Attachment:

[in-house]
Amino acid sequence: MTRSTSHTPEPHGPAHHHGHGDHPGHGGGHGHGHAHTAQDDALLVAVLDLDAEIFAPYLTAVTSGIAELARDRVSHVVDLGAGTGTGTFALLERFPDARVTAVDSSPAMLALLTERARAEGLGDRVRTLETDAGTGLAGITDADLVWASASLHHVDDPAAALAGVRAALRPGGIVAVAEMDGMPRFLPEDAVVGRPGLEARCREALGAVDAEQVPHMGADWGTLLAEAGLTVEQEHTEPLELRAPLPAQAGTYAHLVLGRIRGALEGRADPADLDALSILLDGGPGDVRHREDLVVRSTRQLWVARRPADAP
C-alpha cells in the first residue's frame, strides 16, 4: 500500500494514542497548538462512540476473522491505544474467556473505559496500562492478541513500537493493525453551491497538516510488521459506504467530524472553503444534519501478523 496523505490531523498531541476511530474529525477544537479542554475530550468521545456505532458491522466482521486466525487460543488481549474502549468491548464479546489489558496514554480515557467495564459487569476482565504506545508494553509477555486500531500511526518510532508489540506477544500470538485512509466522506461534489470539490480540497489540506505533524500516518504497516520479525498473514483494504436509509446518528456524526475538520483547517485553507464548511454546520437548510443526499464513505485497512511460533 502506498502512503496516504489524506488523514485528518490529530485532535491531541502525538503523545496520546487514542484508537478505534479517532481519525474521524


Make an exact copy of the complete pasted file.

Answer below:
[in-house]
Amino acid sequence: MTRSTSHTPEPHGPAHHHGHGDHPGHGGGHGHGHAHTAQDDALLVAVLDLDAEIFAPYLTAVTSGIAELARDRVSHVVDLGAGTGTGTFALLERFPDARVTAVDSSPAMLALLTERARAEGLGDRVRTLETDAGTGLAGITDADLVWASASLHHVDDPAAALAGVRAALRPGGIVAVAEMDGMPRFLPEDAVVGRPGLEARCREALGAVDAEQVPHMGADWGTLLAEAGLTVEQEHTEPLELRAPLPAQAGTYAHLVLGRIRGALEGRADPADLDALSILLDGGPGDVRHREDLVVRSTRQLWVARRPADAP
C-alpha cells in the first residue's frame, strides 16, 4: 500500500494514542497548538462512540476473522491505544474467556473505559496500562492478541513500537493493525453551491497538516510488521459506504467530524472553503444534519501478523 496523505490531523498531541476511530474529525477544537479542554475530550468521545456505532458491522466482521486466525487460543488481549474502549468491548464479546489489558496514554480515557467495564459487569476482565504506545508494553509477555486500531500511526518510532508489540506477544500470538485512509466522506461534489470539490480540497489540506505533524500516518504497516520479525498473514483494504436509509446518528456524526475538520483547517485553507464548511454546520437548510443526499464513505485497512511460533 502506498502512503496516504489524506488523514485528518490529530485532535491531541502525538503523545496520546487514542484508537478505534479517532481519525474521524